This article describes the use of Expression.Evaluate as a very helpful “swiss-army-knife”-method for your Power BI toolbox as it has many more use cases than the one described below. It lets you perform repeating tasks without using functions and can even replace recursive operations in some cases – but that’s a topic for a later blogpost. Today we start with a simple task:
If you want to filter rows only where none of the fields/columns are empty, you’d either pass not-null filters into every single column (which is tedious and not dynamic), transpose or add an index column, unpivot and filter from there (both might drag performance down on large tables).
Using Expression.Evaluate will create a dynamic approach that doesn’t force you to transform your source table nor to directly specify your column names: It will take in a text string and execute it as if you’ve been written it manually into the formula. If you manage to let this textstring be created dynamically according to the different tables you’re going to pass in – Expression.Evaluate will make sure that these individual statements will be executed accordingly.
So for a table containing Column “A” and Column “B” the filter statement would look like this:
FilteredTable = Table.SelectRows(Source, each [A] <> null and [B] <> null)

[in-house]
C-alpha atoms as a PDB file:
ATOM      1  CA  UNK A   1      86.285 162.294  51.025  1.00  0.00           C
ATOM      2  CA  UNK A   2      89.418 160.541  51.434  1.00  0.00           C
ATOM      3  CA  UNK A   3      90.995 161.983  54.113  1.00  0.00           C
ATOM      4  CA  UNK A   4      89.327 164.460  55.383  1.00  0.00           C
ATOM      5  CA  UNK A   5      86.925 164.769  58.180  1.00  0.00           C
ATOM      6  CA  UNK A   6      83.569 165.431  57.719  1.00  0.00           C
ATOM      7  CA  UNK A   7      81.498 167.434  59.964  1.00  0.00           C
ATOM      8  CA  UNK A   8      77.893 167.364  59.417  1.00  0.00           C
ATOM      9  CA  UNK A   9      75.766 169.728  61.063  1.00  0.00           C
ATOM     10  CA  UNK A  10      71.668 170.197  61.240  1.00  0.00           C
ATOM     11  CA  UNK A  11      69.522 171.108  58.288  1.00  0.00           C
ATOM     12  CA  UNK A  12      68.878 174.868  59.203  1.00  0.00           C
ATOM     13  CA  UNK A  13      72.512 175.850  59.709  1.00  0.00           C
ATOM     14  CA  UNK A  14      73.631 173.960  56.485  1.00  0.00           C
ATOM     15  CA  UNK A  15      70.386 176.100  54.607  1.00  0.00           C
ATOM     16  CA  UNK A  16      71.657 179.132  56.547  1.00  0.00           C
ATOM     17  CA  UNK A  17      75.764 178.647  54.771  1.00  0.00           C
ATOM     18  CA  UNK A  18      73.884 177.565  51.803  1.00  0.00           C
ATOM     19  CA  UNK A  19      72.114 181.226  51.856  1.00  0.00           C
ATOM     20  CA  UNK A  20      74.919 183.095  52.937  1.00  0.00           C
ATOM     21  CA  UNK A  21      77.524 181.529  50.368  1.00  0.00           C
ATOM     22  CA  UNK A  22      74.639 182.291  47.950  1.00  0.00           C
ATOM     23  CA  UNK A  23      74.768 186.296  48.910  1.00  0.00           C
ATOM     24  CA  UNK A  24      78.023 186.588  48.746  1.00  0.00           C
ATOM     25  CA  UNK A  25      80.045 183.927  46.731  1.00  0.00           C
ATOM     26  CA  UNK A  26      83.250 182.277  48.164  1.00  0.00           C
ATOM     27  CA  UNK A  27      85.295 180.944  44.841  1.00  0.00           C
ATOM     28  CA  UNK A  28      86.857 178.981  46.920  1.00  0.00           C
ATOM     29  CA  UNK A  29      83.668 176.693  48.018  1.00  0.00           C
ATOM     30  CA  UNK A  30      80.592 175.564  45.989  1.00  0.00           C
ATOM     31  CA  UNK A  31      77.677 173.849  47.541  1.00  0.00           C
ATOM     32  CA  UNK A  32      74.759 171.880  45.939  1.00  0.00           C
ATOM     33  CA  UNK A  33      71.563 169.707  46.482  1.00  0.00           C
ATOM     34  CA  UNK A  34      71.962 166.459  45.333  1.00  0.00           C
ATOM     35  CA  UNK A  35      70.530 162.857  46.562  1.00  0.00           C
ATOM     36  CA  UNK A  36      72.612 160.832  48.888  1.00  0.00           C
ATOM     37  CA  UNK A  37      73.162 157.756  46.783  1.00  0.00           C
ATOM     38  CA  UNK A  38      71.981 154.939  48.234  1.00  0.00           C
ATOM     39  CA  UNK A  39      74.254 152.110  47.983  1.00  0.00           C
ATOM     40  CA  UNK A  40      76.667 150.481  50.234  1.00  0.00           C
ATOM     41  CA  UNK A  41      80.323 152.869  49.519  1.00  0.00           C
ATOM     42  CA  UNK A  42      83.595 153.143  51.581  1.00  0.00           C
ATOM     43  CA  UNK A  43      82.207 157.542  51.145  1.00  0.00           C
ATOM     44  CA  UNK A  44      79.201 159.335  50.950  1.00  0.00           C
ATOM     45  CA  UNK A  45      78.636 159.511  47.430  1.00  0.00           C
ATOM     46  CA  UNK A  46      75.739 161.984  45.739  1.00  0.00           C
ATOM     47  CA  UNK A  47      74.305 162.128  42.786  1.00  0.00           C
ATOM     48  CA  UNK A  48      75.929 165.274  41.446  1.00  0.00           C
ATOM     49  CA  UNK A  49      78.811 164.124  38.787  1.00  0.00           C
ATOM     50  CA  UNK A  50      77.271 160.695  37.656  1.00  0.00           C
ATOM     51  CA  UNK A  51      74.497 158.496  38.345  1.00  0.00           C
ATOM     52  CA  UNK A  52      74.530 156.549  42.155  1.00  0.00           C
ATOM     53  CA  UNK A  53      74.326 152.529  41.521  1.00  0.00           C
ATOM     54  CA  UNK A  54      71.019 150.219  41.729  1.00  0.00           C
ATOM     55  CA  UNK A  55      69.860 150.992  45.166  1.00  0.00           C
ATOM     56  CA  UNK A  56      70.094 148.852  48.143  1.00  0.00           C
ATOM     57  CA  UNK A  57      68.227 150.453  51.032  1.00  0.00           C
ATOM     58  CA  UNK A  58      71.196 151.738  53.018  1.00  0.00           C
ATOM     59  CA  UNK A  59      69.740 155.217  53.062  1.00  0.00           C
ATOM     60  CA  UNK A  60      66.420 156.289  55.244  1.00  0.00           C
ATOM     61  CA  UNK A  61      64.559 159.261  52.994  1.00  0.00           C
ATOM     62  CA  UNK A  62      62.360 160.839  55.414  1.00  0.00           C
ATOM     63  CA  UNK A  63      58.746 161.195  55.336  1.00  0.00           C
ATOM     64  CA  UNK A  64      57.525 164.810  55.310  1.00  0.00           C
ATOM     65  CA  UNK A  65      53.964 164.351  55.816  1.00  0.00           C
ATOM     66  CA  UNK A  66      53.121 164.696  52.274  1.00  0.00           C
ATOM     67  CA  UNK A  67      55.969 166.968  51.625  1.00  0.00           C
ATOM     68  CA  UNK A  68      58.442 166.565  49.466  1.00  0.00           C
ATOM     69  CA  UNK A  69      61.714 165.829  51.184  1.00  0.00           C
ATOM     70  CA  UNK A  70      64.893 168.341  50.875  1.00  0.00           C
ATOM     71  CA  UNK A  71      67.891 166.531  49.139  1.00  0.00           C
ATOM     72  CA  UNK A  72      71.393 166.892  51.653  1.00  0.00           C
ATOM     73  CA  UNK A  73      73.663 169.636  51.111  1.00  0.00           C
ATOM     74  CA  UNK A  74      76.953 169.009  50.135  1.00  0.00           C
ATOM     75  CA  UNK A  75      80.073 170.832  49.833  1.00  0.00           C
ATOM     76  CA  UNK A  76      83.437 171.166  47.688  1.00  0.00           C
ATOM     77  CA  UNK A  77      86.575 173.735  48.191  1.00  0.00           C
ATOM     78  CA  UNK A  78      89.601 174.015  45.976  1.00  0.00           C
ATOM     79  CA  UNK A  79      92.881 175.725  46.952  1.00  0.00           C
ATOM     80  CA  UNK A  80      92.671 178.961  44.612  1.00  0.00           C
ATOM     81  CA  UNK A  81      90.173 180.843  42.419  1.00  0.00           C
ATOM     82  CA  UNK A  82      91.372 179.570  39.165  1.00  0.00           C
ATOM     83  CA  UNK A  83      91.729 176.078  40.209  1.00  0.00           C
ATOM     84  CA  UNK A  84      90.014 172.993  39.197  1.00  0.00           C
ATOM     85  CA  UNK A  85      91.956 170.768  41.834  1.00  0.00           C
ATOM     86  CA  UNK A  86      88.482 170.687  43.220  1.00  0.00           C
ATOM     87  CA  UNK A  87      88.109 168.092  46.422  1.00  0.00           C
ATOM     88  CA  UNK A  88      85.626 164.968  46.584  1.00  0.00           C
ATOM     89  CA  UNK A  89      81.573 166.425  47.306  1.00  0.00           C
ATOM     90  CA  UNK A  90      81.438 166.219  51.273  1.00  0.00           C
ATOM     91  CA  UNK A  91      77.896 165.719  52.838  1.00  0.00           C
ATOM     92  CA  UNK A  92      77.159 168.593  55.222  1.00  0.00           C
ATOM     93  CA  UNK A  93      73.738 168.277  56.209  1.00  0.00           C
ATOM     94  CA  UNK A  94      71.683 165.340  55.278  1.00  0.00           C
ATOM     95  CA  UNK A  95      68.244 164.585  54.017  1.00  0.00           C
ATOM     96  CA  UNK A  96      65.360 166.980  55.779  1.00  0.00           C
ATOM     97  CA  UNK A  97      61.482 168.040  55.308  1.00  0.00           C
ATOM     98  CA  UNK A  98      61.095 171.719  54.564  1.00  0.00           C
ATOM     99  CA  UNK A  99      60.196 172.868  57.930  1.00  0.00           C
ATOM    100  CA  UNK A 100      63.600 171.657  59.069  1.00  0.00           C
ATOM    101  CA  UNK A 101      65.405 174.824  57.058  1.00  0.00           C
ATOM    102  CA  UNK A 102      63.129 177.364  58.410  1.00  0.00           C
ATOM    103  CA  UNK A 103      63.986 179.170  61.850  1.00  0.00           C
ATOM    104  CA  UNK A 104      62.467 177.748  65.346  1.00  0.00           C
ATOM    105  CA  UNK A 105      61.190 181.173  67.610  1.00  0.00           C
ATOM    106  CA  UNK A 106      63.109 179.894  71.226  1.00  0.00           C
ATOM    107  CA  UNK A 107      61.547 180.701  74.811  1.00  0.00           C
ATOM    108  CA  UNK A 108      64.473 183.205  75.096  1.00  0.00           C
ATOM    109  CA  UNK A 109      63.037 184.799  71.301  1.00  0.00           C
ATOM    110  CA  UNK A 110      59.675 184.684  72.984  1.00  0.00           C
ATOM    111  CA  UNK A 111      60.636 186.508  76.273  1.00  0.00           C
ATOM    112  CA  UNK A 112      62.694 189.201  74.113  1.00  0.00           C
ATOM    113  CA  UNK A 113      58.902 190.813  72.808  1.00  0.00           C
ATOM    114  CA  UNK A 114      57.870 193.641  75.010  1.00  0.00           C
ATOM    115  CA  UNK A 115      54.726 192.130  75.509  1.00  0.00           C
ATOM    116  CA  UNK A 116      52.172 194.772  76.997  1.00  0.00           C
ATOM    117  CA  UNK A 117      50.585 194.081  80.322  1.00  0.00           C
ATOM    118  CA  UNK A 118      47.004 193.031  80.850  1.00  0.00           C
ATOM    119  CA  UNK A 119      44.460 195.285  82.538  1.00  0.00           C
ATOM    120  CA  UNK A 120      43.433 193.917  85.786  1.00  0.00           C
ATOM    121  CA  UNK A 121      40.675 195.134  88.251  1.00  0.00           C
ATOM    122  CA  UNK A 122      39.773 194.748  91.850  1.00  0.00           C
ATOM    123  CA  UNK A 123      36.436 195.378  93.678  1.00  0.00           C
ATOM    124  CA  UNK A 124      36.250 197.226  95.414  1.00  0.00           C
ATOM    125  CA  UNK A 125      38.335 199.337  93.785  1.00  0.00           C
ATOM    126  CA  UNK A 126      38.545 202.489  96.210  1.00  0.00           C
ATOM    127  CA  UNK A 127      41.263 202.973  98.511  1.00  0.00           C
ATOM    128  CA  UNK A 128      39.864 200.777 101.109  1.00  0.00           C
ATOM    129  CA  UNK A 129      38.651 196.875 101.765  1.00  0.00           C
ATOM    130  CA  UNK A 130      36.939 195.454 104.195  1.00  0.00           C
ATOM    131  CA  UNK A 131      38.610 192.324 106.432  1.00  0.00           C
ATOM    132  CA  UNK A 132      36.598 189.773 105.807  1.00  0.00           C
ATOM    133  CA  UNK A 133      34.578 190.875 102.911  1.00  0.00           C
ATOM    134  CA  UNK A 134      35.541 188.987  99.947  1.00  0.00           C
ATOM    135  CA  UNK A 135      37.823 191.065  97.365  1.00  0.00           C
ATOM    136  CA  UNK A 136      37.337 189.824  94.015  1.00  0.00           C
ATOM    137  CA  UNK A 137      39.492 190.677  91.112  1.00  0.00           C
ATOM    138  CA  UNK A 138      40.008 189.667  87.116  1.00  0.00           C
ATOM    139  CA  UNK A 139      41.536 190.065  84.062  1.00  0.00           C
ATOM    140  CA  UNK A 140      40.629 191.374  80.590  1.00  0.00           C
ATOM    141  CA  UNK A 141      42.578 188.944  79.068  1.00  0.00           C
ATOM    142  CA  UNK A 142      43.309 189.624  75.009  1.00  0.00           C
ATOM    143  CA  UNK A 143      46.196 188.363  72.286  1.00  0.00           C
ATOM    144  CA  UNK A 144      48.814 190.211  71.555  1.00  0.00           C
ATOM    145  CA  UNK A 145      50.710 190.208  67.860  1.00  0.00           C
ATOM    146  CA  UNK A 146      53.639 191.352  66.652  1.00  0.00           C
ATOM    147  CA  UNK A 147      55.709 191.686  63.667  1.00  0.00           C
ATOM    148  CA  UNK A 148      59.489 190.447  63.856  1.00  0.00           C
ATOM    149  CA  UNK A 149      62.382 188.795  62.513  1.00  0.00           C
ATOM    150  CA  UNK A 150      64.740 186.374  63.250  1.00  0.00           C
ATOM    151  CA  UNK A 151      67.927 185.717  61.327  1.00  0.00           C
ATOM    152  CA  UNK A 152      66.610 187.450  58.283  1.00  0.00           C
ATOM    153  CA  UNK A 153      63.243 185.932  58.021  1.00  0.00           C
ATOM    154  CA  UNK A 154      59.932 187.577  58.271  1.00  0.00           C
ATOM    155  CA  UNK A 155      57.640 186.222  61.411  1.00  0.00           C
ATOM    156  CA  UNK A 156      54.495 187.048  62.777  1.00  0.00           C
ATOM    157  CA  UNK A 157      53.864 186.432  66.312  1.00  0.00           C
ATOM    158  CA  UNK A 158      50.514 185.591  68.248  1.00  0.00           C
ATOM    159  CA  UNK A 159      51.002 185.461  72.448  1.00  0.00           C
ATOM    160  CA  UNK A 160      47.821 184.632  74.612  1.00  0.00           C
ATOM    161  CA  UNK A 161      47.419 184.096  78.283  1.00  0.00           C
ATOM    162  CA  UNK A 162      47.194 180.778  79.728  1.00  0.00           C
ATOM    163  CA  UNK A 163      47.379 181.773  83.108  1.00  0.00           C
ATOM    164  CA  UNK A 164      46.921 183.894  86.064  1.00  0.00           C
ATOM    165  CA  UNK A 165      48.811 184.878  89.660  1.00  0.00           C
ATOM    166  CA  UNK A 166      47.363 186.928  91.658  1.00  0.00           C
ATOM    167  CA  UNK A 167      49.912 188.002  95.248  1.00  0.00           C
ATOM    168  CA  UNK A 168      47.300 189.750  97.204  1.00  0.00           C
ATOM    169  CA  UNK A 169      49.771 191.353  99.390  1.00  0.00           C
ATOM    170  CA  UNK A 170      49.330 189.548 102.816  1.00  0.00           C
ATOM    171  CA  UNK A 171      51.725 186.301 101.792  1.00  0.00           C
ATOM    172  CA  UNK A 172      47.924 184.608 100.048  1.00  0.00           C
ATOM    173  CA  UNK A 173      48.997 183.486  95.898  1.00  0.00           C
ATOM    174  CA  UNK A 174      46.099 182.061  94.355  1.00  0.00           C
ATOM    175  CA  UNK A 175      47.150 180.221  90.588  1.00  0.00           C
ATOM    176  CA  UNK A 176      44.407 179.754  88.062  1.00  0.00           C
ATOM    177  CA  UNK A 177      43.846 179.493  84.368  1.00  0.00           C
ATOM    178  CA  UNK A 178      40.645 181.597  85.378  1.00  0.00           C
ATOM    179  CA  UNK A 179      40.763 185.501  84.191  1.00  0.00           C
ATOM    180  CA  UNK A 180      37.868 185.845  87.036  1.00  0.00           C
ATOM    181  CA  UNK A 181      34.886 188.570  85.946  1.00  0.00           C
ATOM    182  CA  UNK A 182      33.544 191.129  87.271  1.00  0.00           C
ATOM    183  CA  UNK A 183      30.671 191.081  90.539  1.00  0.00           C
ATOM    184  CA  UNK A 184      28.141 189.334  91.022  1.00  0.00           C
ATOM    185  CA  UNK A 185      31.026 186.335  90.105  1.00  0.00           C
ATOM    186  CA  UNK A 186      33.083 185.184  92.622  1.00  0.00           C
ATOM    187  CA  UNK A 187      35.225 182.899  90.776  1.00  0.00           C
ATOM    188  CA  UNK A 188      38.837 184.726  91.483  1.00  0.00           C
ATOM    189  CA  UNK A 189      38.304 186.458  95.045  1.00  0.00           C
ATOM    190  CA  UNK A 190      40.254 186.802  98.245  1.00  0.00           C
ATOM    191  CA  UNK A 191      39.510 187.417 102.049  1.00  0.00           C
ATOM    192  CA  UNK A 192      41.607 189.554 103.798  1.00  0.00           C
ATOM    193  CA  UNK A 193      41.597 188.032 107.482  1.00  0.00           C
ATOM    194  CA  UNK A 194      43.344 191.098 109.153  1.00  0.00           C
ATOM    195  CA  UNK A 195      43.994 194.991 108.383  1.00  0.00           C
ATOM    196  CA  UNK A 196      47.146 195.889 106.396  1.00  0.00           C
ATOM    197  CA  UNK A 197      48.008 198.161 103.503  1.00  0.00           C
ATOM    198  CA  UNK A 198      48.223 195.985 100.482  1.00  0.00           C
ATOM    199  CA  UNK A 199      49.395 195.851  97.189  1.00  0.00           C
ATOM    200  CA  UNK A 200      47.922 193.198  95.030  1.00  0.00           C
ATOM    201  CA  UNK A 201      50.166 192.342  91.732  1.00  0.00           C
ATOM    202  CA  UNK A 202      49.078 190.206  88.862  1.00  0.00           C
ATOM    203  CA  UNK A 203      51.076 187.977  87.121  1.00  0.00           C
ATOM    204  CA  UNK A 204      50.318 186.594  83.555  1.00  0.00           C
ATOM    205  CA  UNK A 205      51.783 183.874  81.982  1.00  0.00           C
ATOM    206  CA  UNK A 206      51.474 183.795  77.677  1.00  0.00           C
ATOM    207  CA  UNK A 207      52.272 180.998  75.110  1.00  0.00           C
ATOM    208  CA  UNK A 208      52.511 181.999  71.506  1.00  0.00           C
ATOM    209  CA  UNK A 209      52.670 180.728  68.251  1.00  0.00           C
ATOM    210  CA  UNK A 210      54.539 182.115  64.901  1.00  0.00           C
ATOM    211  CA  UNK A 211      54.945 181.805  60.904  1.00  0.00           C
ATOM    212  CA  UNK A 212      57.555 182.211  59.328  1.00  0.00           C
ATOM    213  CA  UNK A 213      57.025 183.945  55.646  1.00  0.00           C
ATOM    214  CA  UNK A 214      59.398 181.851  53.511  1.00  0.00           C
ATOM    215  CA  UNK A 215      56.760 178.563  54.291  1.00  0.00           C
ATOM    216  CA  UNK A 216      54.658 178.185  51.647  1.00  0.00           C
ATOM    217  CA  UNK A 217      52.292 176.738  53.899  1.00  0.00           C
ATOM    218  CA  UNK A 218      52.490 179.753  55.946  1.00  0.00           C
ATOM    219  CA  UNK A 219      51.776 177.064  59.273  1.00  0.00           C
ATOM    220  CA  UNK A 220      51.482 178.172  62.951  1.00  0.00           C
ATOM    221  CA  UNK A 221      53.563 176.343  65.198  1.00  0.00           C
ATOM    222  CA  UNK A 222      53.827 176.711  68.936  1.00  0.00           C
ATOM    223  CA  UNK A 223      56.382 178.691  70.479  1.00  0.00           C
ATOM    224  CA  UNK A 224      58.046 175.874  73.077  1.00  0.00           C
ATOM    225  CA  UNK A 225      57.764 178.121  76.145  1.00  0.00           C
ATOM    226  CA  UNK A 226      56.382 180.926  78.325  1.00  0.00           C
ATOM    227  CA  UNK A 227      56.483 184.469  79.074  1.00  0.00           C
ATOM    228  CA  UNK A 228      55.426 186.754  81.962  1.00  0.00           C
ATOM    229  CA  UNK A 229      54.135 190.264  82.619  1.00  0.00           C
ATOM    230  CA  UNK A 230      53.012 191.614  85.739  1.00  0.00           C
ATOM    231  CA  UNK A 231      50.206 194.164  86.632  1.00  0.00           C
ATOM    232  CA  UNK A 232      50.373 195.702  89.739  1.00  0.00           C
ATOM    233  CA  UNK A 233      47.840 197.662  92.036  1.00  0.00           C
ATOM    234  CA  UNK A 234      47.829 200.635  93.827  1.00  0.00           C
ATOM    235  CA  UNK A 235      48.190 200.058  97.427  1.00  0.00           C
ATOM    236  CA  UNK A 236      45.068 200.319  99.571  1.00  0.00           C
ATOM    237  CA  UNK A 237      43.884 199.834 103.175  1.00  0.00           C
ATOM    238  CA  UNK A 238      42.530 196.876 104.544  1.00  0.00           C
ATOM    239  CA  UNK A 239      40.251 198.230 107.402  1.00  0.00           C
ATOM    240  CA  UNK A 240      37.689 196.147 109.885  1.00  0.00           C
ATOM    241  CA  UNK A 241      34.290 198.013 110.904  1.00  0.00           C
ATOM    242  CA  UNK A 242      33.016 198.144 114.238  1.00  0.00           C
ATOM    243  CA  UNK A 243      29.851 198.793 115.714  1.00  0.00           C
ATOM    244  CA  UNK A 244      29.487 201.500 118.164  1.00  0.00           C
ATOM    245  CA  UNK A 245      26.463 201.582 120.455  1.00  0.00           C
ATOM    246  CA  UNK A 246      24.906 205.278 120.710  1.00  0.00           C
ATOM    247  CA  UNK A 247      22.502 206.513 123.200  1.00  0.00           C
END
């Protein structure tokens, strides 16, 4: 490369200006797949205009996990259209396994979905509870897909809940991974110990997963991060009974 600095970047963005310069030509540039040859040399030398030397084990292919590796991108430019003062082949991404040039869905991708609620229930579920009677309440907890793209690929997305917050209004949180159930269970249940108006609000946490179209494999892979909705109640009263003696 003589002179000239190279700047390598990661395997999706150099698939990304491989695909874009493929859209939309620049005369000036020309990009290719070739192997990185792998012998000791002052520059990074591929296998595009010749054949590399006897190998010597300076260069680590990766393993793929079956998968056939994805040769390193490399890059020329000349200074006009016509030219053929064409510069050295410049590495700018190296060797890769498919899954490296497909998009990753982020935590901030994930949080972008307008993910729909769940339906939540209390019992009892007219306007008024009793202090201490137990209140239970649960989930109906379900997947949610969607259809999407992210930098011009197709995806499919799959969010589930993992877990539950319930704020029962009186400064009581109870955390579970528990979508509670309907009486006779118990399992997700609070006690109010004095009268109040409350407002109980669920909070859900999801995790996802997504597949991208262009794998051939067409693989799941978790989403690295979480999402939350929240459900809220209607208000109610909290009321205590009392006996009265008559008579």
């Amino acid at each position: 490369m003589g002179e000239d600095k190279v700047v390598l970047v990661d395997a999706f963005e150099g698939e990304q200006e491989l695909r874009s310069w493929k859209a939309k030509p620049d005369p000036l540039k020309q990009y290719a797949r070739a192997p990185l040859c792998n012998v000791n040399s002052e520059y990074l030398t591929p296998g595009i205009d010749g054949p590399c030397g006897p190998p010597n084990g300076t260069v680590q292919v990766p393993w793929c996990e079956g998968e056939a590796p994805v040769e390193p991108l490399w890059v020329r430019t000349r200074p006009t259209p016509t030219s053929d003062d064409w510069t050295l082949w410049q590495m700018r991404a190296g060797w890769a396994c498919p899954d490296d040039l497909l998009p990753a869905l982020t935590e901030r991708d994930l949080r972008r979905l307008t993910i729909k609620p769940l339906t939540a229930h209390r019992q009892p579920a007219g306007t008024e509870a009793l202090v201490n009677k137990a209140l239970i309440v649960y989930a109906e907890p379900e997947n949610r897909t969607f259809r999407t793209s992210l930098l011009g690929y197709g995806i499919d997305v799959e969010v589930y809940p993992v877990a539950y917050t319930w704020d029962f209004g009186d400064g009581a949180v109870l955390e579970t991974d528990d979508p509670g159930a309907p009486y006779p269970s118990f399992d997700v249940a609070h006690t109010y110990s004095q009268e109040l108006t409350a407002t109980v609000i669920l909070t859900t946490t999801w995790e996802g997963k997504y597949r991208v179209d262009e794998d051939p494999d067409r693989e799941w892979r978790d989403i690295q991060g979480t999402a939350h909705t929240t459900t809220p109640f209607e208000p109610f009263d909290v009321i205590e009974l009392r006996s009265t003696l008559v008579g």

And for a table with columns “You”, “should”, “know”, “that” like this:
FilteredTable = Table.SelectRows(Source, each [You] <> null and [should] <> null and [know] <> null and [that] <> null)
So what stays the same is the blue one and what needs to be dynamically created is the red/green one.
You’d call it like this:
FilteredTable = Table.SelectRows(Source, each Expression.Evaluate(Expression))
So how to automatically create the Expression.Evaluate-textstring then?
If we’d have a list of all the red items, we could simply combine them using “and ” as the combiner: Text.Combine(List, “and “)
As a starting point for the list we can take the table header (Table.ColumnNames) and transfer it to a table:
Then add a column that adds the other text-parts:
Table.AddColumn(Custom1, “Text”, each “[“&[Column1]&”] <> null”)
This will create a new column that contains the text parts for our string:
So the expression will then be created like this:
So far for the fun part. If you’re now executing it, you will be greeted with the following error-message:
This error-message is due to the missing definition of the environment as described in Chris Webb’s article linked to above . In this case, it’s pretty simple: [ _ = _ ]. Resulting in:
Table.SelectRows(Source, each Expression.Evaluate(Expression, [ _=_ ]))
As you can read in Chris’ latest blogpost this underscore creates a kind of row-context by passing on all values of the current row. Although it can be omitted in many cases, here we need it.
I was made aware of the tremendous power of Expression.Evaluate by Ivan Bond’s blogpost. But already recognized some potential downsides: You might stop looking for more elegant solutions that some unrecognized M-functions could provide because you can just Express…-code it. …Treasures have their price 🙂FilterNonEmptyColumns.xlsx
Enjoy & stay queryious 🙂